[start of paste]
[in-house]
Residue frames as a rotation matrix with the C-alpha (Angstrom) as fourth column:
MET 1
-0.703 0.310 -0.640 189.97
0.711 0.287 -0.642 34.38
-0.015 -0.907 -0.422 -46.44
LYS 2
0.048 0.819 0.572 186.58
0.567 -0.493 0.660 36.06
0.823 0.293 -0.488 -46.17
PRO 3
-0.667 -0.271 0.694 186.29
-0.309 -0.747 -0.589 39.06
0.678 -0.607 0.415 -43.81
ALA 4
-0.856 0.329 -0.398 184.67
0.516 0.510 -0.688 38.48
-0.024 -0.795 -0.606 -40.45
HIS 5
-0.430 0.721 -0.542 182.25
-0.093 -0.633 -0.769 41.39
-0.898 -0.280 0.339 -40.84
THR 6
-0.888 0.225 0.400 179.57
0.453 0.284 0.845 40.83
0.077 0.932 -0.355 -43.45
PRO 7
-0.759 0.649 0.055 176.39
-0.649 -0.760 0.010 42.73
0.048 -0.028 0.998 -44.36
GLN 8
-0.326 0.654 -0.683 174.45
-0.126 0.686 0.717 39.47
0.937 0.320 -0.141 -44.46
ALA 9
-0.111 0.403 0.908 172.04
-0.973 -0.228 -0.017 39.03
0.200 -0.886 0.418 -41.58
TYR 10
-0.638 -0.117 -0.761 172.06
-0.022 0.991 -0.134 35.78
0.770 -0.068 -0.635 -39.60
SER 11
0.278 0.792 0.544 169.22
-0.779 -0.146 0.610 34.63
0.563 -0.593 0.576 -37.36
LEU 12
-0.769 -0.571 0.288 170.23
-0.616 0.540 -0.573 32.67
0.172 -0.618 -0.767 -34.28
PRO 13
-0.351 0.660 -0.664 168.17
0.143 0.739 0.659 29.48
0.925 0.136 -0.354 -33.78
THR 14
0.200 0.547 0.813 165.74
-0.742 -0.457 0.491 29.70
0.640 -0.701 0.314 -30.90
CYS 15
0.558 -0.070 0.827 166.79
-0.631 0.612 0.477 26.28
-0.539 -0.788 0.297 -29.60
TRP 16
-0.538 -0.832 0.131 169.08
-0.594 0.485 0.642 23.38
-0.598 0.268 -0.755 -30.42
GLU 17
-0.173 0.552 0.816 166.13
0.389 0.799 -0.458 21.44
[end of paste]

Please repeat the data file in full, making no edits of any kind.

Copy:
[in-house]
Residue frames as a rotation matrix with the C-alpha (Angstrom) as fourth column:
MET 1
-0.703 0.310 -0.640 189.97
0.711 0.287 -0.642 34.38
-0.015 -0.907 -0.422 -46.44
LYS 2
0.048 0.819 0.572 186.58
0.567 -0.493 0.660 36.06
0.823 0.293 -0.488 -46.17
PRO 3
-0.667 -0.271 0.694 186.29
-0.309 -0.747 -0.589 39.06
0.678 -0.607 0.415 -43.81
ALA 4
-0.856 0.329 -0.398 184.67
0.516 0.510 -0.688 38.48
-0.024 -0.795 -0.606 -40.45
HIS 5
-0.430 0.721 -0.542 182.25
-0.093 -0.633 -0.769 41.39
-0.898 -0.280 0.339 -40.84
THR 6
-0.888 0.225 0.400 179.57
0.453 0.284 0.845 40.83
0.077 0.932 -0.355 -43.45
PRO 7
-0.759 0.649 0.055 176.39
-0.649 -0.760 0.010 42.73
0.048 -0.028 0.998 -44.36
GLN 8
-0.326 0.654 -0.683 174.45
-0.126 0.686 0.717 39.47
0.937 0.320 -0.141 -44.46
ALA 9
-0.111 0.403 0.908 172.04
-0.973 -0.228 -0.017 39.03
0.200 -0.886 0.418 -41.58
TYR 10
-0.638 -0.117 -0.761 172.06
-0.022 0.991 -0.134 35.78
0.770 -0.068 -0.635 -39.60
SER 11
0.278 0.792 0.544 169.22
-0.779 -0.146 0.610 34.63
0.563 -0.593 0.576 -37.36
LEU 12
-0.769 -0.571 0.288 170.23
-0.616 0.540 -0.573 32.67
0.172 -0.618 -0.767 -34.28
PRO 13
-0.351 0.660 -0.664 168.17
0.143 0.739 0.659 29.48
0.925 0.136 -0.354 -33.78
THR 14
0.200 0.547 0.813 165.74
-0.742 -0.457 0.491 29.70
0.640 -0.701 0.314 -30.90
CYS 15
0.558 -0.070 0.827 166.79
-0.631 0.612 0.477 26.28
-0.539 -0.788 0.297 -29.60
TRP 16
-0.538 -0.832 0.131 169.08
-0.594 0.485 0.642 23.38
-0.598 0.268 -0.755 -30.42
GLU 17
-0.173 0.552 0.816 166.13
0.389 0.799 -0.458 21.44